Earlier we posted a passage from Macrobius which generalizes about slavery. As a friend on Facebook notes, Macrobius draws heavily on Seneca
Seneca Moral Epistle 47.13–14
“Live mercifully with your slave, even in a friendly way. Invite him to a conversation, to share your plans and to live with you. At this suggestion the whole band of elites will shout at me: “Nothing is baser or fouler than this”. These very same men I often catch kissing on the hands of other men’s slaves.
Don’t you see this, at least, how our forebears tried to erase everything insidious and every kind of insult from slaveholding? They called the master a “father of the family” and slaves “family members”, a fact that endures today in mimes. They started a festival day one which it was custom and obligation for masters to eat with their servants. They also permitted slaves to earn honors in the home and to pronounce judgments so that the home was a microcosm of the state.”
Vive cum servo clementer, comiter quoque, et in sermonem illum admitte et in consilium et in convictum. Hoc loco adclamabit mihi tota manus delicatorum: “Nihil hac re humilius, nihil turpius.” Hos ego eosdem deprehendam alienorum servorum osculantes manum. Ne illud quidem videtis, quam omnem invidiam maiores nostri dominis, omnem contumeliam servis detraxerint? Dominum patrem familiae appellaverunt, servos, quod etiam in mimis adhuc durat, familiares. Instituerunt diem festum, non quo solo cum servis domini vescerentur, sed quo utique; honores illis in domo gerere, ius dicere permiserunt et domum pusillam rem publicam esse iudicaverunt.
Just before this passage, he writes to try to encourage people to treat slaves better. Unfortunately, Seneca seems to accept slavery as a condition of human life. This is part of the point of Macrobius’ post too, that we are all ‘slaves’ to something and therefore never truly free. Yet this certainly overlooks the very real difference in agency and liberty between those who are ‘slaves’ to desire and those who are literally enslaved to another human being (or to a state).
Seneca, Moral Epistles 47.10-12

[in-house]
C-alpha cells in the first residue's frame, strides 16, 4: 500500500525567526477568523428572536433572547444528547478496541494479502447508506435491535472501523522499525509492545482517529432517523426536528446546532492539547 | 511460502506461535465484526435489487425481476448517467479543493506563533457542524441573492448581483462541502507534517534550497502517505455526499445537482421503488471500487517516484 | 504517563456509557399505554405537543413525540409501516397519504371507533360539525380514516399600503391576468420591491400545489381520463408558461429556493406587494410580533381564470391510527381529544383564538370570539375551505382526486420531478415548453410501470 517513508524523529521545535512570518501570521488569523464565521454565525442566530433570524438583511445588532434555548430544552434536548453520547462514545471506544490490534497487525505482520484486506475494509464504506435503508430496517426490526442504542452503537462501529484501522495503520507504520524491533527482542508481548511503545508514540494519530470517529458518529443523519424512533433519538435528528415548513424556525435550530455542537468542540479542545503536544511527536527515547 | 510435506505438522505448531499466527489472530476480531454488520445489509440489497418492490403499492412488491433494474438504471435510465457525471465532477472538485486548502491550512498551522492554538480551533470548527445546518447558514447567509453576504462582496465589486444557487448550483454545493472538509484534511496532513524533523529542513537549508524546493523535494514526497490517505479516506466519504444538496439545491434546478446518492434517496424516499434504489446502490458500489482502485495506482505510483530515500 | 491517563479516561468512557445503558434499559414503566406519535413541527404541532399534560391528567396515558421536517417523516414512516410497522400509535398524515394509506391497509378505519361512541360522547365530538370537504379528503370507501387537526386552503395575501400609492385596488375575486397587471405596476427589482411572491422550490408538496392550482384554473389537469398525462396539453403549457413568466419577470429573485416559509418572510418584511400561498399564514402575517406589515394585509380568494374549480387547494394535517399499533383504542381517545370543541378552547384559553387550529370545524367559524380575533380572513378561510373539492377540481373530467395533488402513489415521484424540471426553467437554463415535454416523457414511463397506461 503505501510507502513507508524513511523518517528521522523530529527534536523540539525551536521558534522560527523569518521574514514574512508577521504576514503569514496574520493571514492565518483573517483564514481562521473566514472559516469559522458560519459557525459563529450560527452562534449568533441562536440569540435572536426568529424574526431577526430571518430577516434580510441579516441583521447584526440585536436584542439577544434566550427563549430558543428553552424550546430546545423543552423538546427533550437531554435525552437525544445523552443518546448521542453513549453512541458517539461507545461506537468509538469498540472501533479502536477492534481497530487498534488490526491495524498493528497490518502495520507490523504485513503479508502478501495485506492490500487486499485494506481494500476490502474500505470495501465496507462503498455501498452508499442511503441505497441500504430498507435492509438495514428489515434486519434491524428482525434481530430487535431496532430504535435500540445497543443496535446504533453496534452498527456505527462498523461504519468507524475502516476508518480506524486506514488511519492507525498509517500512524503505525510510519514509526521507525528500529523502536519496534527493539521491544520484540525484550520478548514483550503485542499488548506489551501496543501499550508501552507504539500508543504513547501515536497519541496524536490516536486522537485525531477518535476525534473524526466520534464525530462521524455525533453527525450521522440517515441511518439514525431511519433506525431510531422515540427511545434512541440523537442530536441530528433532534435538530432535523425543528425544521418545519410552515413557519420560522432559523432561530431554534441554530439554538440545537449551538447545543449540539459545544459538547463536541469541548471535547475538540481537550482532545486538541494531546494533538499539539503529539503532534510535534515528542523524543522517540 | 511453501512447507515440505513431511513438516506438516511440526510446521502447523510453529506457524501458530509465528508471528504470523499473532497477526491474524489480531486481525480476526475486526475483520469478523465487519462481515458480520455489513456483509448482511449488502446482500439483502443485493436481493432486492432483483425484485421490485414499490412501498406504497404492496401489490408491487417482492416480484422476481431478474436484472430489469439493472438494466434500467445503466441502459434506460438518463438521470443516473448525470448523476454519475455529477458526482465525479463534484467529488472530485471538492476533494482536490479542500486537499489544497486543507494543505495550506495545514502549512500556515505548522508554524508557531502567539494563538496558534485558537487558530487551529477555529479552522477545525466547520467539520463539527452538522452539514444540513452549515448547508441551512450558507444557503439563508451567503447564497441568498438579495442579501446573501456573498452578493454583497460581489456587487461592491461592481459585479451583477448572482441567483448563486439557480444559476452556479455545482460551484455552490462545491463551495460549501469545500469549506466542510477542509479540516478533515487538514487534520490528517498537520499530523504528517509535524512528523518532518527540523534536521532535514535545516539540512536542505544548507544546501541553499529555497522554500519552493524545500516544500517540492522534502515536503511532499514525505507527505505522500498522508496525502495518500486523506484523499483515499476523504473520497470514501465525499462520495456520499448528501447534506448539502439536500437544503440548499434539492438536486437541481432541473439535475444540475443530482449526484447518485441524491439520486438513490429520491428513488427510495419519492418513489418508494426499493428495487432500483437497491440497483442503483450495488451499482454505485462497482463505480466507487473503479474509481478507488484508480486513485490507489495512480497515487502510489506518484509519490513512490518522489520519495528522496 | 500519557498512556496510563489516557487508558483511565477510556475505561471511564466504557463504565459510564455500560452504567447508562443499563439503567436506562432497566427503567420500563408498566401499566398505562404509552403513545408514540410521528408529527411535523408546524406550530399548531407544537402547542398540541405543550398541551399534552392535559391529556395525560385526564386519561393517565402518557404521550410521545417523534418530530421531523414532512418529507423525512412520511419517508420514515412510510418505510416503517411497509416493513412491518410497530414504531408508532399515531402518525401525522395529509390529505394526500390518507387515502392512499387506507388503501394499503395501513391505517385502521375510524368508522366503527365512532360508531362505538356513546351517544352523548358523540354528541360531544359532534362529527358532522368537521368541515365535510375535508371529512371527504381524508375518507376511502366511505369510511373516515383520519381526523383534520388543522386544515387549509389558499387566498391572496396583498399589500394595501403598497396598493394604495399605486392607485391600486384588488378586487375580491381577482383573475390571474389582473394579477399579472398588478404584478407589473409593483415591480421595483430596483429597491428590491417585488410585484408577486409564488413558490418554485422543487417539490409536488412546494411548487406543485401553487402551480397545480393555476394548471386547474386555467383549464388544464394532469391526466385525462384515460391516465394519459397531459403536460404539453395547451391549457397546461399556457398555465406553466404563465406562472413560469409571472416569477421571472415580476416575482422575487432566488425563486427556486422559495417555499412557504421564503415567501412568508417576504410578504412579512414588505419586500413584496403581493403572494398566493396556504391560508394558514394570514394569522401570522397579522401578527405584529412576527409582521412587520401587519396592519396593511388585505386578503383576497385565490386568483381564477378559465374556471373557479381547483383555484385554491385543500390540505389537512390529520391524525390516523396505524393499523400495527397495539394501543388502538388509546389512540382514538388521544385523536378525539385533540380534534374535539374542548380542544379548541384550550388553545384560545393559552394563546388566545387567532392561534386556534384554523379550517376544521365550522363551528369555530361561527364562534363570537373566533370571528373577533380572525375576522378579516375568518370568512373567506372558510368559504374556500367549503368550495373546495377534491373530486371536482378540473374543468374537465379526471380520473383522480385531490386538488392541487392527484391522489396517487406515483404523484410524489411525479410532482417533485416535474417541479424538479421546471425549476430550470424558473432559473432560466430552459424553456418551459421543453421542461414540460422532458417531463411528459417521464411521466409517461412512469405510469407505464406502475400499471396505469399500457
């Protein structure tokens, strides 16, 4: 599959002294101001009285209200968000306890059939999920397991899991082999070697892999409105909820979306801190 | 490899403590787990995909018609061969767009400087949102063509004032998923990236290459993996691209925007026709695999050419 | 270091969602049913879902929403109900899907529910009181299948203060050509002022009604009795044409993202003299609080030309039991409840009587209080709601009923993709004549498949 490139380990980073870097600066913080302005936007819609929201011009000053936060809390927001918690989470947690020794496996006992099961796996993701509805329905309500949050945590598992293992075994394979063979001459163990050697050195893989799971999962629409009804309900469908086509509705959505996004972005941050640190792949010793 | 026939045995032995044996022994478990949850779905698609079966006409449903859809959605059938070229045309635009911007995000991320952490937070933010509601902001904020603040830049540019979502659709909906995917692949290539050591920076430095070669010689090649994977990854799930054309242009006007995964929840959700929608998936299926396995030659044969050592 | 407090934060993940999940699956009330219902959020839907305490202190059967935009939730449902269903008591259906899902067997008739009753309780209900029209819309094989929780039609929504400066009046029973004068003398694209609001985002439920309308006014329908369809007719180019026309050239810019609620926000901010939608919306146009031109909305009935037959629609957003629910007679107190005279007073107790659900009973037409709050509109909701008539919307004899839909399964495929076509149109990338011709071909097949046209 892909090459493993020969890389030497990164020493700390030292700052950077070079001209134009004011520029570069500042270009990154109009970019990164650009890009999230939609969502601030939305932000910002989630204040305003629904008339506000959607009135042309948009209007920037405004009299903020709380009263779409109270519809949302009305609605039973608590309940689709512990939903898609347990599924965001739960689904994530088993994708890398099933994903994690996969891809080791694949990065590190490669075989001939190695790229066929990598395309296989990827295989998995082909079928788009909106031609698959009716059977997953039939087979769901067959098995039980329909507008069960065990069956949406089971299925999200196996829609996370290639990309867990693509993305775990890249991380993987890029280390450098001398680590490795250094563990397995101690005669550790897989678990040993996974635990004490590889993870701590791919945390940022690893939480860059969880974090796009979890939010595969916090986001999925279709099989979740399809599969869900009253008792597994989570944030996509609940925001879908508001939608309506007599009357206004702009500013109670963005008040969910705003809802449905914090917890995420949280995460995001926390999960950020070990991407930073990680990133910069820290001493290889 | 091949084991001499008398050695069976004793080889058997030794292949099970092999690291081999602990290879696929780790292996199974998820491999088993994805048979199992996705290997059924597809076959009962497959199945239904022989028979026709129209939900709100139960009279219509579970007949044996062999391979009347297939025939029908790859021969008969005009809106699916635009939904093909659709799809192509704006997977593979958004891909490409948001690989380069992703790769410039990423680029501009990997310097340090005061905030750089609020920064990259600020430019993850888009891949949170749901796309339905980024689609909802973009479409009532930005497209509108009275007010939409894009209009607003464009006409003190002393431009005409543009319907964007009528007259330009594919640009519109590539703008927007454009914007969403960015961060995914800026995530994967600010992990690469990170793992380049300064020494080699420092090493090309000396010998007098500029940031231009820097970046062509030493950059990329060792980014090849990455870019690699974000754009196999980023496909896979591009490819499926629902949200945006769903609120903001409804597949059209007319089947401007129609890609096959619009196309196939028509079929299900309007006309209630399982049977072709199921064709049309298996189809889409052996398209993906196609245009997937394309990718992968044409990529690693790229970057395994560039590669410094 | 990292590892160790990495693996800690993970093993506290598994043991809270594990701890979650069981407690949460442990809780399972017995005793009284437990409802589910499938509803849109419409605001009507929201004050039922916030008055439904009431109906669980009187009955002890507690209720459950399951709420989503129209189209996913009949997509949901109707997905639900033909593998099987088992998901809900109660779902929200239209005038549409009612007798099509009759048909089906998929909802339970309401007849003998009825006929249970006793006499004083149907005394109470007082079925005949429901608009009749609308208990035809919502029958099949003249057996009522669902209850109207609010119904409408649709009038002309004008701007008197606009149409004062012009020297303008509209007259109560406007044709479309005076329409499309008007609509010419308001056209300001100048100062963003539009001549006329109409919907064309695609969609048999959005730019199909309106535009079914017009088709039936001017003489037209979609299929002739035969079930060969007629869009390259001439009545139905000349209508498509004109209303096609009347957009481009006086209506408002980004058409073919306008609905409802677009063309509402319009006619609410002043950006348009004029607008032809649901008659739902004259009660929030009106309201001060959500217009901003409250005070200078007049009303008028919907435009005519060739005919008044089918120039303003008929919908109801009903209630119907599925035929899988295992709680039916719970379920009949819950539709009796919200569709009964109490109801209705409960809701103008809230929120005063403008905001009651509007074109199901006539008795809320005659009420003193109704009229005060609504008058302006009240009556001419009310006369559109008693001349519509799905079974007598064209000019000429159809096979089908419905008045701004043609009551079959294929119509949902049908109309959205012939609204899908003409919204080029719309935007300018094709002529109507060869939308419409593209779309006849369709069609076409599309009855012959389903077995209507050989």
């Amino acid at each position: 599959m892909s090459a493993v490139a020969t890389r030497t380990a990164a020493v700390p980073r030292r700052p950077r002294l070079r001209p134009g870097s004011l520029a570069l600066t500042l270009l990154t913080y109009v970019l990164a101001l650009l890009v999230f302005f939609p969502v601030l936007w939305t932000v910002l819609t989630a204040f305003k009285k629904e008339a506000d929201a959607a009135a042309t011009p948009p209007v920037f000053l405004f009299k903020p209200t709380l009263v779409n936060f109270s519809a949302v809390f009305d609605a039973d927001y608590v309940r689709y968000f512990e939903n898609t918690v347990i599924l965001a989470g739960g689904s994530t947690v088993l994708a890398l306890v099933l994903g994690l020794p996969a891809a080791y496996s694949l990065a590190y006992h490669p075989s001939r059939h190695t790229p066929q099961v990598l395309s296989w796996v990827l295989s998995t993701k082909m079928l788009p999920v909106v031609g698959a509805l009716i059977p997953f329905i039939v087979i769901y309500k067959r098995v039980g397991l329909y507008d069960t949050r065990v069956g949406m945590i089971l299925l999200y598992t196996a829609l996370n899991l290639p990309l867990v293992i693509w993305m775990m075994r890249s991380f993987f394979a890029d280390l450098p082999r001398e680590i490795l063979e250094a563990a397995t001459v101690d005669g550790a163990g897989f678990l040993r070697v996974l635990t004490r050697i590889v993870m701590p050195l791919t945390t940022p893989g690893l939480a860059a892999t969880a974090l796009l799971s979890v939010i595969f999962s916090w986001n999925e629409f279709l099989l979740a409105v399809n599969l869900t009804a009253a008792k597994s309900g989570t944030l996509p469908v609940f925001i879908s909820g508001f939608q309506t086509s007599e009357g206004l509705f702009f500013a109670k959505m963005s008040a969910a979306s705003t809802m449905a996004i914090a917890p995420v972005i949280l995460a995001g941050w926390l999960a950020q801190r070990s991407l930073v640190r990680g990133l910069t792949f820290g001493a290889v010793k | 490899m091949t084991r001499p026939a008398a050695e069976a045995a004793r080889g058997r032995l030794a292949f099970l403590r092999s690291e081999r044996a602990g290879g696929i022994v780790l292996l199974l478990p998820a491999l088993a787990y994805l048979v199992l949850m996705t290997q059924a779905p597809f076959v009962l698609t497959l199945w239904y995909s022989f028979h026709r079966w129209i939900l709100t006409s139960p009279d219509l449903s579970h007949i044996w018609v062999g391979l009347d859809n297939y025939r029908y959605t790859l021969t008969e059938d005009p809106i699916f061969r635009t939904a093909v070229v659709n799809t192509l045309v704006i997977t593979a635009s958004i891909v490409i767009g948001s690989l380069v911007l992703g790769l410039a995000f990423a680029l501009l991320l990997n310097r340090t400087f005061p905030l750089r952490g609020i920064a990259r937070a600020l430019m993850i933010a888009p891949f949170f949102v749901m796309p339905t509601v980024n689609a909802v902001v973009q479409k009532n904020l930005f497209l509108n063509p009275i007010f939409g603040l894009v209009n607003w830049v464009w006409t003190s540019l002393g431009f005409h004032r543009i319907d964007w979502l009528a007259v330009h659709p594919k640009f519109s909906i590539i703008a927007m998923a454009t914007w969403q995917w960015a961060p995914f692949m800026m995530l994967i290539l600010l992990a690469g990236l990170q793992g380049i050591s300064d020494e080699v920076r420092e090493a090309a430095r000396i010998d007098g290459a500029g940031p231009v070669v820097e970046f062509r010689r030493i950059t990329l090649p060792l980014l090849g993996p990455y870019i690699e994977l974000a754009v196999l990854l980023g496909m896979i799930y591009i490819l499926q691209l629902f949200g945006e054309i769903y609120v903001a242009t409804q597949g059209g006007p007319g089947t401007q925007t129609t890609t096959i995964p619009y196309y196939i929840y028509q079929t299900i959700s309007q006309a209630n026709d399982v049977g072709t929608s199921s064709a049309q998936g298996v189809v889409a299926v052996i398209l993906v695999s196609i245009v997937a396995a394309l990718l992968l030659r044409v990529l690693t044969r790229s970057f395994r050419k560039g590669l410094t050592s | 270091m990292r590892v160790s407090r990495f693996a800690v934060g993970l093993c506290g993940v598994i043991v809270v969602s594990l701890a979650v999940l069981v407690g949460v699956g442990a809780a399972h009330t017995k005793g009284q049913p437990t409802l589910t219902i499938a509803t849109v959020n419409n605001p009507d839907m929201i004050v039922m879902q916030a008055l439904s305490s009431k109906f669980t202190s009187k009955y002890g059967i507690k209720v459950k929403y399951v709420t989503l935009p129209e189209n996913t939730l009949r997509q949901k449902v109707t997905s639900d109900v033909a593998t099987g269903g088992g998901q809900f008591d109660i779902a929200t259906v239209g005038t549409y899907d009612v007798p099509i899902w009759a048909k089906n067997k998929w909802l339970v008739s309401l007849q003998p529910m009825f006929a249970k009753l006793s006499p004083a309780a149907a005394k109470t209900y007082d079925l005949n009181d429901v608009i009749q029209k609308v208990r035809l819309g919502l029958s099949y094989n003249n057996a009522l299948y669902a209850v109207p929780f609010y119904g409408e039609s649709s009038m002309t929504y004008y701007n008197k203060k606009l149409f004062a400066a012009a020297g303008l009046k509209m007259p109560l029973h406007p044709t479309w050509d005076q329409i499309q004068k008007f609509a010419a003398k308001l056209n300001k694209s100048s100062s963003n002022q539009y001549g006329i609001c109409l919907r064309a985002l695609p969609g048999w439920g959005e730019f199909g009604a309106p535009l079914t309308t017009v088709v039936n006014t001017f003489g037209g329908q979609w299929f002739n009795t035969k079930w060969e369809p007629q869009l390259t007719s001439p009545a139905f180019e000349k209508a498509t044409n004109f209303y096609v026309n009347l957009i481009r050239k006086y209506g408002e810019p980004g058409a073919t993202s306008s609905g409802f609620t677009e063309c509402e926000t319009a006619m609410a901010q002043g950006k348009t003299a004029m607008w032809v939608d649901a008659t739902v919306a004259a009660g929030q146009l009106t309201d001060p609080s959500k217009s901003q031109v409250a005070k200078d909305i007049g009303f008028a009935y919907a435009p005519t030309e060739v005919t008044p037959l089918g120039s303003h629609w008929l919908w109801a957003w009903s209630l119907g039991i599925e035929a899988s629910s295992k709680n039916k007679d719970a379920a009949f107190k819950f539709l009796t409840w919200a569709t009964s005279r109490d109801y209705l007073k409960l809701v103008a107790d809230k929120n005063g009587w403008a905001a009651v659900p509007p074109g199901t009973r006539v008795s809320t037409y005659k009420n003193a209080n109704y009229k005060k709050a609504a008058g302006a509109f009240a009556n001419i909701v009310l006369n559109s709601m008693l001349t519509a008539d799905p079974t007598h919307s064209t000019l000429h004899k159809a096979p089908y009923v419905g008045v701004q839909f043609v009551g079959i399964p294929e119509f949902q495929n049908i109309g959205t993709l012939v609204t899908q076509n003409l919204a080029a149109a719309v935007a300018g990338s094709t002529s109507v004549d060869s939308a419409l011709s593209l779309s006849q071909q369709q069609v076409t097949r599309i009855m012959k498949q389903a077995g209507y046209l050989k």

“Please remember that the person you call your slave rose from the same seeds, enjoys the same sky and equally breathes, lives and dies! You could see him just as much as a free man as a slave. Because of the slaughter in the time of Marius, fortune struck down many born to high station, taking the trail to the senate through the army—one of these it made a shepherd, another an overseer of a cottage. Despise now the fortune of a person whose place you may take even as you look down on them!
I don’t want to get involved in a big controversy and argue about the treatment of slaves toward whom we are most arrogant, cruel, and offensive. But this is the sum of my guidance: deal with your inferior the way you wish your superior would deal with you. However many times it pops in your mind to consider how much is right for you regarding your slave, let it also occur that this is permitted to your master regarding you. “But I have no master” you say. Your age is still good. Don’t you know how old Hecuba was when she began to serve, or Croesus, or Darius’ mother, or Plato and Diogenes?”
Vis tu cogitare istum, quem servum tuum vocas, ex isdem seminibus ortum eodem frui caelo, aeque spirare, aeque vivere, aeque mori! tam tu illum videre ingenuum potes quam ille te servum. Mariana clade multos splendidissime natos, senatorium per militiam auspicantes gradum, fortuna depressit, alium ex illis pastorem, alium custodem casae fecit; contemne nunc eius fortunae hominem, in quam transire, dum contemnis, potes.
Nolo in ingentem me locum inmittere et de usu servorum disputare, in quos superbissimi, crudelissimi, contumeliosissimi sumus. Haec tamen praecepti mei summa est: sic cum inferiore vivas, quemadmodum tecum superiorem velis vivere. Quotiens in mentem venerit, quantum tibi in servum liceat, veniat in mentem tantundem in te domino tuo licere. “At ego,” inquis, “nullum habeo dominum.” Bona aetas est; forsitan habebis. Nescis, qua aetate Hecuba servire coeperit, qua Croesus, qua Darei mater, qua Platon, qua Diogenes?